Friday 28 June 2013

Paula Deen's Dilemma

I don't agree with anyone using the N-word, White or Black.  I don't agree with anyone looking down on anyone else because of the colour of their skin.  

That being said, I don't agree with witch hunts either.  I read last night on the Internet that twelve sponsors were planning to drop Paula Deen because of the N-word controversy.  While yesterday they were ready to sign on the dotted line, today they are dropping her like a hot potato.  Even her latest book publisher is ready to rip up their contract.  Does one word wipe out all of the good things Paula Deen has done?

Paula, raised in Georgia, met and married a man and had two sons.  Her husband walked out on her when her boys were young and left her to pick up the pieces.  On an outing one day, Paula was held at gunpoint.  Fortunately she was not injured physically but mentally she was:  she developped agoraphobia and was not able to leave the house.  

One place she felt safe was the kitchen.  She started cooking at home using the Southern recipes her grandmother taught her to make.  That was when she hatched the idea to open a catering company for the businessmen of Savannah, Georgia.  With only $200 to her name after the divorce, she had little to work with.  How would she deliver the food?  She employed her two sons who took tasty sandwiches to the businessmen downtown at lunch time.  Paula quickly built a name for herself and "The Bag Lady" grew.

Too big to work from home now, she opened up a lunch counter at a local hotel.  Once again, she drew a large clientele who appreciated her tasty cooking.  

In 1991, Paula decided to open a full-fledged restaurant.  Her tables were soon filled with a regular clientele.  She cooked up a storm in the kitchen and soon trained her sons to be chefs as well (hence the name, The Lady & Sons).  By 1999, USA Today declared Paula's food as "The International Meal of the Year".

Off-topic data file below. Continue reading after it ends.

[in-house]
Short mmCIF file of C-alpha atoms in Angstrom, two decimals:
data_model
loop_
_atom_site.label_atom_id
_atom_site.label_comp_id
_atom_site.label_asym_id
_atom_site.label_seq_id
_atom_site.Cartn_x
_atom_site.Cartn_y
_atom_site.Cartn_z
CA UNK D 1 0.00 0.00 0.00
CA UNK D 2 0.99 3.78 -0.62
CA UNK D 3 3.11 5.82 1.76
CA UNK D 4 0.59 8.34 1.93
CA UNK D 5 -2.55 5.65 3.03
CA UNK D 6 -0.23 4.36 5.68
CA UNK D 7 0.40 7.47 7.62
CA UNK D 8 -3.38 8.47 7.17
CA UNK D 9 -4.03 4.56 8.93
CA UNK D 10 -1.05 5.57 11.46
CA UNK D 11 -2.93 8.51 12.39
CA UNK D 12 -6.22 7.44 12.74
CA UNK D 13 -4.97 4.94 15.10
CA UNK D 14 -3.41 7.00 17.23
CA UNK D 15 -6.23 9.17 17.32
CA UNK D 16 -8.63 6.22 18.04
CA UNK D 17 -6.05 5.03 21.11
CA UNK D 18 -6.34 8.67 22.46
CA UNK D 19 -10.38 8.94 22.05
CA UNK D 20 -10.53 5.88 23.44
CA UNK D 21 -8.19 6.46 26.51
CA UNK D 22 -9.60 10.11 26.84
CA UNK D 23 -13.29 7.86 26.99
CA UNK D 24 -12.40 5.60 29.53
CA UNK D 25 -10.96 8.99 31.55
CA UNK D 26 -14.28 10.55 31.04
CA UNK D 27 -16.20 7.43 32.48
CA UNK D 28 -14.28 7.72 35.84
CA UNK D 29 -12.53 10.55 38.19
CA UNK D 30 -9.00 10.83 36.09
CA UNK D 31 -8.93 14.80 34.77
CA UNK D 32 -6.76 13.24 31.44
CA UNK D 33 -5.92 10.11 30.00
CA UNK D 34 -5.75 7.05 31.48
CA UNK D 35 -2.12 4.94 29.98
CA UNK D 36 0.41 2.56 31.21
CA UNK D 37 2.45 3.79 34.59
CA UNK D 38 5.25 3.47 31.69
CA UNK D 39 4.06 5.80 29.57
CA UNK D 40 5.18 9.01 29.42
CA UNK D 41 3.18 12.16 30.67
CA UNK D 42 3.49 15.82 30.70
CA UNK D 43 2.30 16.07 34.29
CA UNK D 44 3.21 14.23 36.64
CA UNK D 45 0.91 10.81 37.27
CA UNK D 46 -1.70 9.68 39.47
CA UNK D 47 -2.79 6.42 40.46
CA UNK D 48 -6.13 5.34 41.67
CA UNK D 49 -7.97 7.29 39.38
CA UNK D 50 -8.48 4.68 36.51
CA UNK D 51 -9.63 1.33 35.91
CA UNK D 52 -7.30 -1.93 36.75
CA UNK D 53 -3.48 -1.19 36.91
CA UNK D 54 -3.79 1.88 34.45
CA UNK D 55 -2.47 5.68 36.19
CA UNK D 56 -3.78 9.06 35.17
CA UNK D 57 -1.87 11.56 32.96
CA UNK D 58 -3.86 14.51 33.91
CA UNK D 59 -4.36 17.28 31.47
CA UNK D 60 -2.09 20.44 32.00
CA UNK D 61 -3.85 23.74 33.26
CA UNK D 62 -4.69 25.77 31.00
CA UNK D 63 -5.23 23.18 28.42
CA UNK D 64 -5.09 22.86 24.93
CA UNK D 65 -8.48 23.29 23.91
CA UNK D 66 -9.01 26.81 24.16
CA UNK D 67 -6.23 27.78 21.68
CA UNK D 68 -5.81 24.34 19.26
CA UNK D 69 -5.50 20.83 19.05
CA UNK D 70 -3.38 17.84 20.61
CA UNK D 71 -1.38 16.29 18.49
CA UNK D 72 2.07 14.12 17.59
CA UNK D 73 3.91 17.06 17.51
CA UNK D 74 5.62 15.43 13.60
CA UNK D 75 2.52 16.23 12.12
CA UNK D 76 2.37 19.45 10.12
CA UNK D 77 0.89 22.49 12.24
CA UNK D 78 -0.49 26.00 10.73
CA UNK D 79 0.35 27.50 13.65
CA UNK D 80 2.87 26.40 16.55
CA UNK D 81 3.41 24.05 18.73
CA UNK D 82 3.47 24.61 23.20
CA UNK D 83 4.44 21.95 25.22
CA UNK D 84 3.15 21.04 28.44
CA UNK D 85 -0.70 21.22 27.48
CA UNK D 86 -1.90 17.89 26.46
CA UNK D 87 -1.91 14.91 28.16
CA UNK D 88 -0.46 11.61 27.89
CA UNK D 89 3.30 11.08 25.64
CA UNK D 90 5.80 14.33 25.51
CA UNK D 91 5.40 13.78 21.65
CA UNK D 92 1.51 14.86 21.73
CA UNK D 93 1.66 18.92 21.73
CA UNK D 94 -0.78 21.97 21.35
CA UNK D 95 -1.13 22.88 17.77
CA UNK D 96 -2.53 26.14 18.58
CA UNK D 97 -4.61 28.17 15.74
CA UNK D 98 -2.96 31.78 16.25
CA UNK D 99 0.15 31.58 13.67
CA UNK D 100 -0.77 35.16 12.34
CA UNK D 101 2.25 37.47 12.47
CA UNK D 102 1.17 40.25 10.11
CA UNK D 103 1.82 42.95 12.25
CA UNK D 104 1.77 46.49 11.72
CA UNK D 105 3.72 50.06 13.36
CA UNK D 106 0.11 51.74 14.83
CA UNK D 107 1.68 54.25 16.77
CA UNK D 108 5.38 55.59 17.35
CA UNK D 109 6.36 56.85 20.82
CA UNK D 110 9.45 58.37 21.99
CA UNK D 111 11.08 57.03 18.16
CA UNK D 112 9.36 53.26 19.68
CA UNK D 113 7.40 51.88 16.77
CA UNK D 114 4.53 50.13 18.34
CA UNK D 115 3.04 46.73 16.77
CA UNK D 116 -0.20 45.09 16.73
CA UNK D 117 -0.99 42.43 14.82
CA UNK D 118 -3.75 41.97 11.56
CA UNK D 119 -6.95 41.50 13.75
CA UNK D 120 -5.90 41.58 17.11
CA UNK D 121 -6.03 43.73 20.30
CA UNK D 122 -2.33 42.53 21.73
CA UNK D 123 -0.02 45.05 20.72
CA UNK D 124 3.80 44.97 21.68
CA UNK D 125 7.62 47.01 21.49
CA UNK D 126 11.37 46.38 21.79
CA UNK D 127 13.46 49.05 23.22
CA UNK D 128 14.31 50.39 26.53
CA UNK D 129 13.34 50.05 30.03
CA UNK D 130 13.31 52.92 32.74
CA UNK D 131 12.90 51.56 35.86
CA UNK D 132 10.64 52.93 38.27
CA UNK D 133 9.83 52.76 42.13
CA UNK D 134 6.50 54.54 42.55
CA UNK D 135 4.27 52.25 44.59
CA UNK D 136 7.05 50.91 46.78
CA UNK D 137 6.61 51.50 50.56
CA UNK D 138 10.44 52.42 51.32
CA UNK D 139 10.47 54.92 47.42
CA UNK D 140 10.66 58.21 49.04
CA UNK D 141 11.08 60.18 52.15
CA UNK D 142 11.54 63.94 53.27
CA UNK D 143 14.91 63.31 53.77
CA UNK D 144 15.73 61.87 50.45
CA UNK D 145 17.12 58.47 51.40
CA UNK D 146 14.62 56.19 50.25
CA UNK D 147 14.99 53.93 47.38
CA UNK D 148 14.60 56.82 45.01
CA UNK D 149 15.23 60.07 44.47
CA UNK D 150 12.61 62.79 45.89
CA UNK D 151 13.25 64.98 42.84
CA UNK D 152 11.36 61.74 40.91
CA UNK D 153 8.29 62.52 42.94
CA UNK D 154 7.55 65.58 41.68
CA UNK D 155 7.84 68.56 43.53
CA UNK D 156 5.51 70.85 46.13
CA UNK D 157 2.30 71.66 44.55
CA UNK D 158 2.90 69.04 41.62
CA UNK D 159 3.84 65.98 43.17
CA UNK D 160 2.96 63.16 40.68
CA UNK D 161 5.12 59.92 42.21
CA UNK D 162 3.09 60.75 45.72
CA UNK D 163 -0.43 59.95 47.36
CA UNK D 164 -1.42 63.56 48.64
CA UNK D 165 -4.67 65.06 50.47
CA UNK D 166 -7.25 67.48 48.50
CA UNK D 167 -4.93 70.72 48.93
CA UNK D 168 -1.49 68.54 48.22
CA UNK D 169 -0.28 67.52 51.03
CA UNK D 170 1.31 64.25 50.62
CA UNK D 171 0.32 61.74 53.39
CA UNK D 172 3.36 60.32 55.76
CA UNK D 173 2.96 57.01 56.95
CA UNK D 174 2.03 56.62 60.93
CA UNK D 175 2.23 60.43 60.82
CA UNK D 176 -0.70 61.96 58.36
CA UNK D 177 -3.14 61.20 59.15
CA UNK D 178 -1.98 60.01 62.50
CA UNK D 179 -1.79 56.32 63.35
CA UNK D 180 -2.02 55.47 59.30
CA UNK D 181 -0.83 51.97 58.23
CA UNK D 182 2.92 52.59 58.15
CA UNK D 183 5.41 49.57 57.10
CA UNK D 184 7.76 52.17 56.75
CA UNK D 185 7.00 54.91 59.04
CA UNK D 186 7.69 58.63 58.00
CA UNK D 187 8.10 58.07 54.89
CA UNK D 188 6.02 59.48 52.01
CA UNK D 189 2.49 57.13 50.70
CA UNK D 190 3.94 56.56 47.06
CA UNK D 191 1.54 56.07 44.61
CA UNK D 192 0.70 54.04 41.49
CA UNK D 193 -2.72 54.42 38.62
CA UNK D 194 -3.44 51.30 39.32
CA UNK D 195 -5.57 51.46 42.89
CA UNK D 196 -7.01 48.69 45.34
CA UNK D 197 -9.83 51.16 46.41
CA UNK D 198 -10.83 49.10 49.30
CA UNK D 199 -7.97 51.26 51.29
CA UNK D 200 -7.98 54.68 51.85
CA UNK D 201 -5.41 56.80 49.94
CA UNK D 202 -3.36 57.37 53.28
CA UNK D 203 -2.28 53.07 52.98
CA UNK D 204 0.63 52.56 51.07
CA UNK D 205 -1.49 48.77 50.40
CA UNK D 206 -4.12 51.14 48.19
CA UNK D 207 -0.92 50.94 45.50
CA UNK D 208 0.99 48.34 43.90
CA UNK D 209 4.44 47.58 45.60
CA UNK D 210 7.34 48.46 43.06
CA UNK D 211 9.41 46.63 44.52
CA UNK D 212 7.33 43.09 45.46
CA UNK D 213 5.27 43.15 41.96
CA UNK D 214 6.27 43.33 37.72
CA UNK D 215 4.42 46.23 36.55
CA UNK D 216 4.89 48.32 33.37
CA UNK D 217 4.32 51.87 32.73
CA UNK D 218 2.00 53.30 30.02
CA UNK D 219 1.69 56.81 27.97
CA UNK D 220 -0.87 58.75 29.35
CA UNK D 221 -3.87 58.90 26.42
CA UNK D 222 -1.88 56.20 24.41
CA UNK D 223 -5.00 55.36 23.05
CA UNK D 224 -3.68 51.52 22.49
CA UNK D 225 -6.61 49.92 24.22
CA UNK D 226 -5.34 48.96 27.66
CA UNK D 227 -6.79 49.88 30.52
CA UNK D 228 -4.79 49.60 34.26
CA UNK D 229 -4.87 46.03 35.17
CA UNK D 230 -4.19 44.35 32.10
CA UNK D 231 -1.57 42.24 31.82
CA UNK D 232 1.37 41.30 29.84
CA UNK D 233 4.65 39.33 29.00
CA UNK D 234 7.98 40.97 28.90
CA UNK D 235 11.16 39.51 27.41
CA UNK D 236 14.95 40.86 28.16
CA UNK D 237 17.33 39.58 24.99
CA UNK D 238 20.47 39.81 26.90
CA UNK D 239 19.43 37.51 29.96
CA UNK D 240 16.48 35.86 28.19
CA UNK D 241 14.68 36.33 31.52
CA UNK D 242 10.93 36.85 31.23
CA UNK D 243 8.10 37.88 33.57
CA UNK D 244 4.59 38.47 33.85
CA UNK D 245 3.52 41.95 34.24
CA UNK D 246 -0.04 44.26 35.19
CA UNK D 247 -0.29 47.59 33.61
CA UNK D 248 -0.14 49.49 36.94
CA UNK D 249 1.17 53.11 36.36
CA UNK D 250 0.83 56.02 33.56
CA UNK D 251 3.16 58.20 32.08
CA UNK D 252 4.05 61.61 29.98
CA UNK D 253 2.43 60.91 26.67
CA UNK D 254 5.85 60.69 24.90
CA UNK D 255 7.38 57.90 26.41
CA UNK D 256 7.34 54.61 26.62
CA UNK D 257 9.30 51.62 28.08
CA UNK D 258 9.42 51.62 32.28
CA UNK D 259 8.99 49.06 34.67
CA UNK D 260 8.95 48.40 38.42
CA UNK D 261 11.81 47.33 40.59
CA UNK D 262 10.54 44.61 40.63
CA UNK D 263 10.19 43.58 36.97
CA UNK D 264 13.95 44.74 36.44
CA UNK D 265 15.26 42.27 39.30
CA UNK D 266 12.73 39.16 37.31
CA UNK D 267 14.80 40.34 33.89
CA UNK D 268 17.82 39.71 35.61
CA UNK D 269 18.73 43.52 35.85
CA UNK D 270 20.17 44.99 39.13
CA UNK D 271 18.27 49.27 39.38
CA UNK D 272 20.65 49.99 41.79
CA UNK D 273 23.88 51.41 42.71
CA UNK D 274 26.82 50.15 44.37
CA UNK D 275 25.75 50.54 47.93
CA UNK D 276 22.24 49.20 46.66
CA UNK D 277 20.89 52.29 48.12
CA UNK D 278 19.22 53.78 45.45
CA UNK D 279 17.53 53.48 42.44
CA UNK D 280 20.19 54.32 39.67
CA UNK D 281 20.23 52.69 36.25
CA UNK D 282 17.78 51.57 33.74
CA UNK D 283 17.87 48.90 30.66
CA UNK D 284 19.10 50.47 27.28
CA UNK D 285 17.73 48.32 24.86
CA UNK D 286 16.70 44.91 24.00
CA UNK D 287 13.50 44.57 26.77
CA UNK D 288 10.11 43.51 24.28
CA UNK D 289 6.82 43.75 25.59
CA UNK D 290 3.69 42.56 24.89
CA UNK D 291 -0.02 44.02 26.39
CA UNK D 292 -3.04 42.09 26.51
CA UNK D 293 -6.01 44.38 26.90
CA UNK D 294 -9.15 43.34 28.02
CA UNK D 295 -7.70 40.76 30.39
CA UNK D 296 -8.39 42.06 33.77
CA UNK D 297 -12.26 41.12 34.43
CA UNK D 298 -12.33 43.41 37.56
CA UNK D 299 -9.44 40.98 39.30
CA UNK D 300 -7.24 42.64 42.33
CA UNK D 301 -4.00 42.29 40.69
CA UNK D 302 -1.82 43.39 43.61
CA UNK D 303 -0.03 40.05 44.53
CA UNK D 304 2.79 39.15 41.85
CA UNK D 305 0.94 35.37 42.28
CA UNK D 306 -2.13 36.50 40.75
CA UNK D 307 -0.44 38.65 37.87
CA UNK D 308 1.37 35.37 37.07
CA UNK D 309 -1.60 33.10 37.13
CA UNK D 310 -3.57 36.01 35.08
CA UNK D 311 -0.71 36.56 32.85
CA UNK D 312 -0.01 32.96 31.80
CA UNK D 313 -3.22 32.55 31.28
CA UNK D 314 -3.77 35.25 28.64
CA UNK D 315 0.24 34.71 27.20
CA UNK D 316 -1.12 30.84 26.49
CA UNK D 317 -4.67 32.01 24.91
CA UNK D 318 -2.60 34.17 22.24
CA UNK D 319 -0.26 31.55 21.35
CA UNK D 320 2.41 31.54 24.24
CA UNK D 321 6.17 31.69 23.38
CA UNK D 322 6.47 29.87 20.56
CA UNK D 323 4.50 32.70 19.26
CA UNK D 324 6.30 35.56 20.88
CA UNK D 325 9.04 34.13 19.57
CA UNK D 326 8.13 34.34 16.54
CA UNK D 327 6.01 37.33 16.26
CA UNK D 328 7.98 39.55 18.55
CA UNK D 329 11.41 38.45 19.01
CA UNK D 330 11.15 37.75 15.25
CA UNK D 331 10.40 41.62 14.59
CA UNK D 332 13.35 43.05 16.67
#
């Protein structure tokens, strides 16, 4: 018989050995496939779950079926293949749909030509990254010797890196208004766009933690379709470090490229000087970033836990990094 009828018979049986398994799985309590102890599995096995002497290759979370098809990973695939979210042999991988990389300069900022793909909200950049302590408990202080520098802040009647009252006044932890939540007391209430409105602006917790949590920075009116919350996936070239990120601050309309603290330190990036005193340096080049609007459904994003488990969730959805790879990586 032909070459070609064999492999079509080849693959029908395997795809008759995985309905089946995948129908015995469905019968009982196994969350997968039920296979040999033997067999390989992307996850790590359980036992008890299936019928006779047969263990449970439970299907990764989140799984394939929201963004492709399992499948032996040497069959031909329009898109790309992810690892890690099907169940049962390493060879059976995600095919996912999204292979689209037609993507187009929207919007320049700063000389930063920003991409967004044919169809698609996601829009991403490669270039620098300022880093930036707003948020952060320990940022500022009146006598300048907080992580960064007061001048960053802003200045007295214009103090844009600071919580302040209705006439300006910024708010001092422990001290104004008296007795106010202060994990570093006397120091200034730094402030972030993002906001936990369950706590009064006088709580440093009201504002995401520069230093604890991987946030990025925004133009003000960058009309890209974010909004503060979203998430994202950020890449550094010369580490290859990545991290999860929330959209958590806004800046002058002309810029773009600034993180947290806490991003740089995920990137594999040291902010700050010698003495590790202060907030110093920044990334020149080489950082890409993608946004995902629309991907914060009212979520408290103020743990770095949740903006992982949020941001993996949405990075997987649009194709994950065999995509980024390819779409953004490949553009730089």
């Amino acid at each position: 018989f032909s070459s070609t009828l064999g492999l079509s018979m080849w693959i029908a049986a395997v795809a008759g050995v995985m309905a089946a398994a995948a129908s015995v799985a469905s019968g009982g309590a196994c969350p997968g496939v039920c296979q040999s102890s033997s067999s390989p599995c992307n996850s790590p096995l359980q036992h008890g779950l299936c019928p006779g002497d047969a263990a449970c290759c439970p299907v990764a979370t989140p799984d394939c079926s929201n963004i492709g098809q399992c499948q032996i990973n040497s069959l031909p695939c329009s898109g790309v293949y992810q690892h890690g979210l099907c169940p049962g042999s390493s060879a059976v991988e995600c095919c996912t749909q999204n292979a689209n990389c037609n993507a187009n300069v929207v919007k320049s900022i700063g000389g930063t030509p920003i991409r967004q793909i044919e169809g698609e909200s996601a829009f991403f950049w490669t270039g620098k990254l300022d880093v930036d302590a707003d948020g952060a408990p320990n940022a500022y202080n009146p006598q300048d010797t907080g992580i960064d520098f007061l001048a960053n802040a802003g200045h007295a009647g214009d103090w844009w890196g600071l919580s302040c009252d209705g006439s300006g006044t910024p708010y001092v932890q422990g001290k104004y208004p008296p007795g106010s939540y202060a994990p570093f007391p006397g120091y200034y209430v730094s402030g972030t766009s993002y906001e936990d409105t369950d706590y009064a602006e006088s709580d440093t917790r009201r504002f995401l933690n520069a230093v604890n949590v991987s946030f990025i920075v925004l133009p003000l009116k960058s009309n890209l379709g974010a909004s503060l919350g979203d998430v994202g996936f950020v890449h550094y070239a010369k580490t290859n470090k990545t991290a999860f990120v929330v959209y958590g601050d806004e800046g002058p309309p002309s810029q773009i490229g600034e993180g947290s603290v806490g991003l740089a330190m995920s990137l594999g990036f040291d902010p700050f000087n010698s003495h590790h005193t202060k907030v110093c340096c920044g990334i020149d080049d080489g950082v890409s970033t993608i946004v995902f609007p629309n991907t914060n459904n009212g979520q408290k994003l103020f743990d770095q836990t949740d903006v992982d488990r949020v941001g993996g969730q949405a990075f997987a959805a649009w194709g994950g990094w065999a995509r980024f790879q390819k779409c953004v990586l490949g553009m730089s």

She wrote her first cookbook, but couldn't find a publisher so she printed it herself.  Copies of the book sat in her restaurant collecting dust.  But then one day a New York editor just happened to walk by and the rest is history (see my post "A New York Minute in a Savannah Storm" at  She has written multiple cookbooks since that first title.  

Television beckoned and the effervescent Paula was ready for the task.  She hosted not one but at least two cooking shows.  She launched a magazine in 2005 called Cooking with Paula Deen.

While divorce was a true test of her character, three years ago she was thrown another curve ball when she was diagnosed with diabetes.  Meeting it head on, she lost a lot of weight and decided to focus on healthy cooking.  

Just when life seemed to be returning to normal, Paula was back in the spotlight, but in a negative way.  I just hope that people remember her for not just what she did wrong, but for what she did right.  She has overcome many obstacles in her life.  She doesn't give up.  Don't give up this time, Paula!

Note:  For more information on Paula Deen, read her memoir It Ain't All About the Cookin' (2007).

No comments:

Post a Comment